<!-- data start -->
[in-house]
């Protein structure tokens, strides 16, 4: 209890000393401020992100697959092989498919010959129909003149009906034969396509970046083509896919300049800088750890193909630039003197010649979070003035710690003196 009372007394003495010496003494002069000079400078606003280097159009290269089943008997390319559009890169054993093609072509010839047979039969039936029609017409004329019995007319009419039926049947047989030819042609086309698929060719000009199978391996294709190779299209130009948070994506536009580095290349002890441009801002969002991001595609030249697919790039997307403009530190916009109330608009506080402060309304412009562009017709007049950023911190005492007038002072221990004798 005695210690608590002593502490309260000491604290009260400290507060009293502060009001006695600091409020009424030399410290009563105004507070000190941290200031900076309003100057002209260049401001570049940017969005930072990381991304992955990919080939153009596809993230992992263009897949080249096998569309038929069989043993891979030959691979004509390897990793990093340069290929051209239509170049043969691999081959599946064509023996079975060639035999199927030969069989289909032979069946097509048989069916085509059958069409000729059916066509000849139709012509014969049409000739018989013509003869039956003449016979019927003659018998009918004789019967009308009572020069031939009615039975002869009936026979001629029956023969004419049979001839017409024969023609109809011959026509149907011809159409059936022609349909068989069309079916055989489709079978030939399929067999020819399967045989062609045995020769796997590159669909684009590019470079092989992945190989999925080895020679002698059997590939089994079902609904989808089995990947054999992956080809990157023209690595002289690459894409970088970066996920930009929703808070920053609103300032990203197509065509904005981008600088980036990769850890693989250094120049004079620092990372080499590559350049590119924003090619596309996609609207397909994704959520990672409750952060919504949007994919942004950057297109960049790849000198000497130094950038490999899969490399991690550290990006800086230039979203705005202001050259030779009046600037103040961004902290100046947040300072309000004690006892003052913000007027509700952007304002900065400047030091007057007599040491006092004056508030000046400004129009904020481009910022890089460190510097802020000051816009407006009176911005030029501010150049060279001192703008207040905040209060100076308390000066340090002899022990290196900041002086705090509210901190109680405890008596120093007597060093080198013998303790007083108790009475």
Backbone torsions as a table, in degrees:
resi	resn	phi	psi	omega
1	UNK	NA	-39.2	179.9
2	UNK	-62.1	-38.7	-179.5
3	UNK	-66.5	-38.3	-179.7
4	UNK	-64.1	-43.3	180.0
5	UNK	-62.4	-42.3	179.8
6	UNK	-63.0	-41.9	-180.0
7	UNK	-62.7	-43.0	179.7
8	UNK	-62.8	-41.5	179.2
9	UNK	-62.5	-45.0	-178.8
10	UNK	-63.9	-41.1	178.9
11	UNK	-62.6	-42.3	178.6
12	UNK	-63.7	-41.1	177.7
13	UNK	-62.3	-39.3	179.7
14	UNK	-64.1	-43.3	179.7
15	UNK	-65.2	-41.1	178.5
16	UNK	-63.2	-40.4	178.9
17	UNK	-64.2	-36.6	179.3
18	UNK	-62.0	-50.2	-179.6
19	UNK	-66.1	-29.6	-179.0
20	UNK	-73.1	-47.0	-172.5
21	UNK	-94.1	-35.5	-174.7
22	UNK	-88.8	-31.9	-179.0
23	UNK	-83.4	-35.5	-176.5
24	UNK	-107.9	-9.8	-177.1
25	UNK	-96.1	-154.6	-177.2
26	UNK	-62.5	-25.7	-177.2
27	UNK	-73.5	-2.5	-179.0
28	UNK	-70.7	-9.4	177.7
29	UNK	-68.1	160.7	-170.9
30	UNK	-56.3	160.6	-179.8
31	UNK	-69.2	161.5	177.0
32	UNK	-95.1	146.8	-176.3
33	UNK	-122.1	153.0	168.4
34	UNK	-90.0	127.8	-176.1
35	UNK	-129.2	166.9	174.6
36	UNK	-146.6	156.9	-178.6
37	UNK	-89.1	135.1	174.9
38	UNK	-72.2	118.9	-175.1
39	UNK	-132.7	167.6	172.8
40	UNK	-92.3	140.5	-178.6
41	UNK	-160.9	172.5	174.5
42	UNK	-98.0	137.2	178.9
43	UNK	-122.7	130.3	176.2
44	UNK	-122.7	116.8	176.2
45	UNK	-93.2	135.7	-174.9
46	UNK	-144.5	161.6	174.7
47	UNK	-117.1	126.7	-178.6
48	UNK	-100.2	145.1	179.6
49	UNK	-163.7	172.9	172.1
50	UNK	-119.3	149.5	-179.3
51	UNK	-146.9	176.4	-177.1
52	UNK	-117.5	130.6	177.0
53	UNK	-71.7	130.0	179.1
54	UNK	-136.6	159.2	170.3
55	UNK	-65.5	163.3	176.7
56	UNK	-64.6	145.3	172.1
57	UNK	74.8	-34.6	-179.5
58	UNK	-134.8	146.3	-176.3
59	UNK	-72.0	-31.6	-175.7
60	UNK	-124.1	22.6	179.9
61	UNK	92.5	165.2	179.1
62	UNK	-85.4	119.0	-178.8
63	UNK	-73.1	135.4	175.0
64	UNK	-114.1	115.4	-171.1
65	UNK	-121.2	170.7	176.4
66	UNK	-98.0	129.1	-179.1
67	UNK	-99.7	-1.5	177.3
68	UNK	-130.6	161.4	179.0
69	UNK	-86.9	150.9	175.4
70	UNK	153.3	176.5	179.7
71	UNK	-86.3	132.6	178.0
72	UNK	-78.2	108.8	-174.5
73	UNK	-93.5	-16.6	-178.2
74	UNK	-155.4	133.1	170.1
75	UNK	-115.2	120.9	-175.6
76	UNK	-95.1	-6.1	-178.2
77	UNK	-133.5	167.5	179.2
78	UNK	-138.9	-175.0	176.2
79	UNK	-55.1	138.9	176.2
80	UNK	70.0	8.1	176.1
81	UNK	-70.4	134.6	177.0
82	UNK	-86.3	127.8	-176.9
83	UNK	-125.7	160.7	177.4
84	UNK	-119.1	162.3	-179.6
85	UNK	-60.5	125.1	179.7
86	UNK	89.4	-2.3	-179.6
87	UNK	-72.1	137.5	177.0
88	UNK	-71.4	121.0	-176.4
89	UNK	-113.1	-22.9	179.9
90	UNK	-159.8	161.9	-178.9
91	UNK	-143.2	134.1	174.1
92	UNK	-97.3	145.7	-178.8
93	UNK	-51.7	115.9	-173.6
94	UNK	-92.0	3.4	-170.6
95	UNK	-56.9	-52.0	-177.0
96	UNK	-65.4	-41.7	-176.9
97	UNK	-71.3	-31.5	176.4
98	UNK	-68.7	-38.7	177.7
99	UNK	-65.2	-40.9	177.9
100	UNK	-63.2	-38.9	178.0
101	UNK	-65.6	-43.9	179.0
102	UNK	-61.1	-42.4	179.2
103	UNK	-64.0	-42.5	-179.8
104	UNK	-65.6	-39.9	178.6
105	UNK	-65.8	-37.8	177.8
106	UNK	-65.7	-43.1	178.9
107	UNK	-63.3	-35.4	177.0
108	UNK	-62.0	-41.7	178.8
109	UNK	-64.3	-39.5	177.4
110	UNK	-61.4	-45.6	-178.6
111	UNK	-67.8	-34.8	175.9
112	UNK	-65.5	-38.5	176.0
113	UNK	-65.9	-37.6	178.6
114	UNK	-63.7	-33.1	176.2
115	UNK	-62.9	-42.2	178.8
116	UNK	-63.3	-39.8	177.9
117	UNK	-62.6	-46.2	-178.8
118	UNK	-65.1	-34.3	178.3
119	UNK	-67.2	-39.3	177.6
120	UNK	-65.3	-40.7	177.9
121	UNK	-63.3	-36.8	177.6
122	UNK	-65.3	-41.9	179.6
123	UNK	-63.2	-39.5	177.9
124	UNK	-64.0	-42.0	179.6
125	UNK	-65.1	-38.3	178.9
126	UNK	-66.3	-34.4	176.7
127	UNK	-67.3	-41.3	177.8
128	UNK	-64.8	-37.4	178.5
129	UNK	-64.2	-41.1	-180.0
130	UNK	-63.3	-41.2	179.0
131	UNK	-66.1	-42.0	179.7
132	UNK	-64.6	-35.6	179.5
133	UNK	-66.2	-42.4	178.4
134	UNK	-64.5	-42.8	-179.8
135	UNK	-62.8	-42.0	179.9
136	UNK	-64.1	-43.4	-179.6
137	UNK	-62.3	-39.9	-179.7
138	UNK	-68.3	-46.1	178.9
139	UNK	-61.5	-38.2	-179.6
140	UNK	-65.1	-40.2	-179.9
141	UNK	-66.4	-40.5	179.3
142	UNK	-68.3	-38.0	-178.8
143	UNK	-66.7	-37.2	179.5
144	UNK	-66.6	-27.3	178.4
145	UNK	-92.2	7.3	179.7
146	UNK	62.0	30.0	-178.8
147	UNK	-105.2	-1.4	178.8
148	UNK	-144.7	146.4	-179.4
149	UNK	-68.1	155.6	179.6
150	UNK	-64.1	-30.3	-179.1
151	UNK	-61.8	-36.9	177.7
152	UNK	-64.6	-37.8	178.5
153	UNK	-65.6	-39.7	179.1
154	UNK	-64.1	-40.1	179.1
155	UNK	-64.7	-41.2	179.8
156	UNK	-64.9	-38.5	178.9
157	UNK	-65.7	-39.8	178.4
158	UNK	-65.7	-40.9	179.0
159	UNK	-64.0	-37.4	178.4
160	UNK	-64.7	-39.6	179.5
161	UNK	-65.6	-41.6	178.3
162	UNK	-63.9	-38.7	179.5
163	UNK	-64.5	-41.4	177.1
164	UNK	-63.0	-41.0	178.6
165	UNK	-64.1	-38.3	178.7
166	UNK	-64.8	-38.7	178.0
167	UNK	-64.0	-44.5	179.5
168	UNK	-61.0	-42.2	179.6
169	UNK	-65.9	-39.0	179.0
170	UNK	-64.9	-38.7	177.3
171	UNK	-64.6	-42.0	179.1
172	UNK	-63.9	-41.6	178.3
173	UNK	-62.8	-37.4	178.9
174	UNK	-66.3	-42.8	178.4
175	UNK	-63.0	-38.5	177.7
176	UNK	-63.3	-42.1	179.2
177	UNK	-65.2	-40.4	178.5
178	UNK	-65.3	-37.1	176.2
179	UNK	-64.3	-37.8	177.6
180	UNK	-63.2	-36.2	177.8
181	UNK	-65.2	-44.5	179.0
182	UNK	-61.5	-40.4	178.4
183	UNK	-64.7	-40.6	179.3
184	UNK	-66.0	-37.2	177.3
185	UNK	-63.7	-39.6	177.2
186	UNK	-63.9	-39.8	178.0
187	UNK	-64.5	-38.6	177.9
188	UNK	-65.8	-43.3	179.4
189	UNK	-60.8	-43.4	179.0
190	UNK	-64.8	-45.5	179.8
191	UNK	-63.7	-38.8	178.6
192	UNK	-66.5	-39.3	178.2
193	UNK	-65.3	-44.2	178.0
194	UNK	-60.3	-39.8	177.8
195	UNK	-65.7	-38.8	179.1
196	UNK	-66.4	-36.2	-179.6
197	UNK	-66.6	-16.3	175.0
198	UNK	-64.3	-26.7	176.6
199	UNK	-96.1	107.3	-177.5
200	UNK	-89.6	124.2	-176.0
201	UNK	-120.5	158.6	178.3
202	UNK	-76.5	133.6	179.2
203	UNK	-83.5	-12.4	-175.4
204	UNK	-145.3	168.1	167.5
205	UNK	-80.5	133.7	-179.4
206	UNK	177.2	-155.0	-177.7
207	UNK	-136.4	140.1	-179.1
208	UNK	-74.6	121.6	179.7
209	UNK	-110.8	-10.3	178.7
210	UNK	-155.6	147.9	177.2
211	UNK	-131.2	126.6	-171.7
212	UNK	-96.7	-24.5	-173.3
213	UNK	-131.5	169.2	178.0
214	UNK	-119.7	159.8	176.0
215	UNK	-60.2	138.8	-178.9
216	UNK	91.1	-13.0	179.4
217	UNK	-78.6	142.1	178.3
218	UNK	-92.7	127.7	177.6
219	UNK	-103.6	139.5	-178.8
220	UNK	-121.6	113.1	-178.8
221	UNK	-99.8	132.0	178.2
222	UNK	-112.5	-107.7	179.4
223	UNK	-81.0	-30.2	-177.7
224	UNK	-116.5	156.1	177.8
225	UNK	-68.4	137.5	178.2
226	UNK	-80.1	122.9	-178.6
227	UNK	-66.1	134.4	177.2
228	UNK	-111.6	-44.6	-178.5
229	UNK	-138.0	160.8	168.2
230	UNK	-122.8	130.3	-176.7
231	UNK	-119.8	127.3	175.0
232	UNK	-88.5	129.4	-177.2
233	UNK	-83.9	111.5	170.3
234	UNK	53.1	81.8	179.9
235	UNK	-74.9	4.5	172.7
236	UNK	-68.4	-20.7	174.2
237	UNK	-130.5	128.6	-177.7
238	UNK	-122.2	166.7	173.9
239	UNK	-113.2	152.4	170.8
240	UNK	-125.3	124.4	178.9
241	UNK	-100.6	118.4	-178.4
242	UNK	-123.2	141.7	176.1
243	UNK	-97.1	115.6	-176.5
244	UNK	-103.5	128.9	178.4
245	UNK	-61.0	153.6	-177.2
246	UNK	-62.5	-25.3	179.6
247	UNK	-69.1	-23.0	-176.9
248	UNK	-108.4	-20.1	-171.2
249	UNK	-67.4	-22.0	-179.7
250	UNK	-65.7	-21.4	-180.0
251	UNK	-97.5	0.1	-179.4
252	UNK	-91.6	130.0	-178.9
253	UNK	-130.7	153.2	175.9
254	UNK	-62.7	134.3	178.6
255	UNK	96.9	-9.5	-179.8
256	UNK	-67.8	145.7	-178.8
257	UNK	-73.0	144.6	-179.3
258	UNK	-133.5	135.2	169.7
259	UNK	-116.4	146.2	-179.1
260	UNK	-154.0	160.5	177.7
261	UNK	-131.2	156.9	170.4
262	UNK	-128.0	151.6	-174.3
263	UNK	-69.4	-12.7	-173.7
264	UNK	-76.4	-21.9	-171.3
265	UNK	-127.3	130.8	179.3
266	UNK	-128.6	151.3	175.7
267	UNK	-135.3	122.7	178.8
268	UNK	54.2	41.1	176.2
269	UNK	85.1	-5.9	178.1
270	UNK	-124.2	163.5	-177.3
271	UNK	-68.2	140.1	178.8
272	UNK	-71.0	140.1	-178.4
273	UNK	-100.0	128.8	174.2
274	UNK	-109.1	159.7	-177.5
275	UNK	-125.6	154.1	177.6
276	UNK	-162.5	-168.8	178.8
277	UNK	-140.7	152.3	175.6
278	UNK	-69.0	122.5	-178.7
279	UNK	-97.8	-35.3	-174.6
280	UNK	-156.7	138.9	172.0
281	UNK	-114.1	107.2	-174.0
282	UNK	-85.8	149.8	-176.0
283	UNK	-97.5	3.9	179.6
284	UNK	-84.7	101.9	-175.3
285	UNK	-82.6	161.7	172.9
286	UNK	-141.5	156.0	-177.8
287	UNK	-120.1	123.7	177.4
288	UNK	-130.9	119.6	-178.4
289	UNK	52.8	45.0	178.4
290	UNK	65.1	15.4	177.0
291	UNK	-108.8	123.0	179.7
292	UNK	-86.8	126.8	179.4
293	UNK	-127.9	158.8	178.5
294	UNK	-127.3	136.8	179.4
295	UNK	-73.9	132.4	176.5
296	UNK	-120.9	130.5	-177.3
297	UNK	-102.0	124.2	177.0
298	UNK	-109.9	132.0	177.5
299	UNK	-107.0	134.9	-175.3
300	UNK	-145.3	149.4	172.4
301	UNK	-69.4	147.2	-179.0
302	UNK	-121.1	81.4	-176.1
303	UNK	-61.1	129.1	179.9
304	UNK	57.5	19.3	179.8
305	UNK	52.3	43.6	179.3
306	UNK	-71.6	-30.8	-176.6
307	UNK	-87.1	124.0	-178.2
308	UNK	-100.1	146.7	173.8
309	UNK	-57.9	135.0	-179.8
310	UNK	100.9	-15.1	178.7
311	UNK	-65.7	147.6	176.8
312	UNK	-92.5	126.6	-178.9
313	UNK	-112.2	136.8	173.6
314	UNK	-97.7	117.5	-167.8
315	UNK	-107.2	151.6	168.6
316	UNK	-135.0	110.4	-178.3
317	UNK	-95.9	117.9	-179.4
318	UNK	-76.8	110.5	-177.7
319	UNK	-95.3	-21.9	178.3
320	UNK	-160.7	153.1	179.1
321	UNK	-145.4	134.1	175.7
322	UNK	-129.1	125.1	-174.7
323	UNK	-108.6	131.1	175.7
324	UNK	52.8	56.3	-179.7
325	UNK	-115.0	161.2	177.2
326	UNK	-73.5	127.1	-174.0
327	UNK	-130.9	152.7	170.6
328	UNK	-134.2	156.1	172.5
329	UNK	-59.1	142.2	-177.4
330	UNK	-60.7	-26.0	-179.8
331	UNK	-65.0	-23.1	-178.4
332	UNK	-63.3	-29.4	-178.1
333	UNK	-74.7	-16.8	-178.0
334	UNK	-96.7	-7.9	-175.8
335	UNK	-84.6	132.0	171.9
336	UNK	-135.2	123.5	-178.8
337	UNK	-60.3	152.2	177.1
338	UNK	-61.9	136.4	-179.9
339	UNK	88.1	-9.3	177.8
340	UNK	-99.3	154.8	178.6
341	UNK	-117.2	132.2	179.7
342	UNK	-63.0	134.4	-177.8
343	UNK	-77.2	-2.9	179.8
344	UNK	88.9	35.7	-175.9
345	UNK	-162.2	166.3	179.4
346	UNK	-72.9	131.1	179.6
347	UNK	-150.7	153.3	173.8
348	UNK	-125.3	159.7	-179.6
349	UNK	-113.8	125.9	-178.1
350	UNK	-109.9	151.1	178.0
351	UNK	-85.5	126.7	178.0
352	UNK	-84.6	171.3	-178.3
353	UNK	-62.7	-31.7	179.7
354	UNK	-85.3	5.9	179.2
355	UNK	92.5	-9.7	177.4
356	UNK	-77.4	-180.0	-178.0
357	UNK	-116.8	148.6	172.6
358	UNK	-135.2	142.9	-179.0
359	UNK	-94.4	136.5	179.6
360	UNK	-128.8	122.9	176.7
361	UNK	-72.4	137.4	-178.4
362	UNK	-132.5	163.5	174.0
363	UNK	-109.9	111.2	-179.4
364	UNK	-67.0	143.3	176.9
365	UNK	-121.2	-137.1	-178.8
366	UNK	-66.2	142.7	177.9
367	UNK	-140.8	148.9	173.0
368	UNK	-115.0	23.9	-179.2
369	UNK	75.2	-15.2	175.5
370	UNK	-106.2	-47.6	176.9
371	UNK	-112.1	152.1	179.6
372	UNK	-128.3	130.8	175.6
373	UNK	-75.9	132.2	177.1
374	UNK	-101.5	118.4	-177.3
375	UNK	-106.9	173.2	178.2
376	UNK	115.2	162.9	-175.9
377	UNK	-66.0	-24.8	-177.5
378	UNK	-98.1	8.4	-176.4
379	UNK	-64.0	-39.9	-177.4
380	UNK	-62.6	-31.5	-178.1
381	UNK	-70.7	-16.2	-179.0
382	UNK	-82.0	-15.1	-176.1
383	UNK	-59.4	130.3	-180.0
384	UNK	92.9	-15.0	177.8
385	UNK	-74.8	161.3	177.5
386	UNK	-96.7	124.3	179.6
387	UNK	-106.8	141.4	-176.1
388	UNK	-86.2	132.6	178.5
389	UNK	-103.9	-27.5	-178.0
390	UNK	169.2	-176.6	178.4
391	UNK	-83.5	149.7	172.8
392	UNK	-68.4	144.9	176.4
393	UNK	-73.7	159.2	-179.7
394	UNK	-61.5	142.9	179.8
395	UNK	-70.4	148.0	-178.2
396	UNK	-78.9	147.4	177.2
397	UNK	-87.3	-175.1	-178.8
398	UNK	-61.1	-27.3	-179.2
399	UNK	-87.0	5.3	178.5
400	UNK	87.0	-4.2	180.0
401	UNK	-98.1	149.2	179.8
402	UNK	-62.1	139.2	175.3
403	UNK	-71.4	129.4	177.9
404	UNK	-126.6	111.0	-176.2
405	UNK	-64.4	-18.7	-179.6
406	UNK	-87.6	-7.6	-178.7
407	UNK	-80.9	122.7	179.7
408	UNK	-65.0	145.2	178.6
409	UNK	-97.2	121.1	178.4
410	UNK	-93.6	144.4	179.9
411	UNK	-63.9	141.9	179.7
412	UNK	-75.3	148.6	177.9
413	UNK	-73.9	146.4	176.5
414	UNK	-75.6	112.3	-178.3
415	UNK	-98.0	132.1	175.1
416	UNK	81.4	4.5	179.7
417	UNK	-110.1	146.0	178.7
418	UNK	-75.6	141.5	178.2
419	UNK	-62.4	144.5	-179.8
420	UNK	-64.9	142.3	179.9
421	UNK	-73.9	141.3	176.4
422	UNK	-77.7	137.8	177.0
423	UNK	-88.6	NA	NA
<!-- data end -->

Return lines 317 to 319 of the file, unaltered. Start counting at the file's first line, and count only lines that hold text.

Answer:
313	UNK	-112.2	136.8	173.6
314	UNK	-97.7	117.5	-167.8
315	UNK	-107.2	151.6	168.6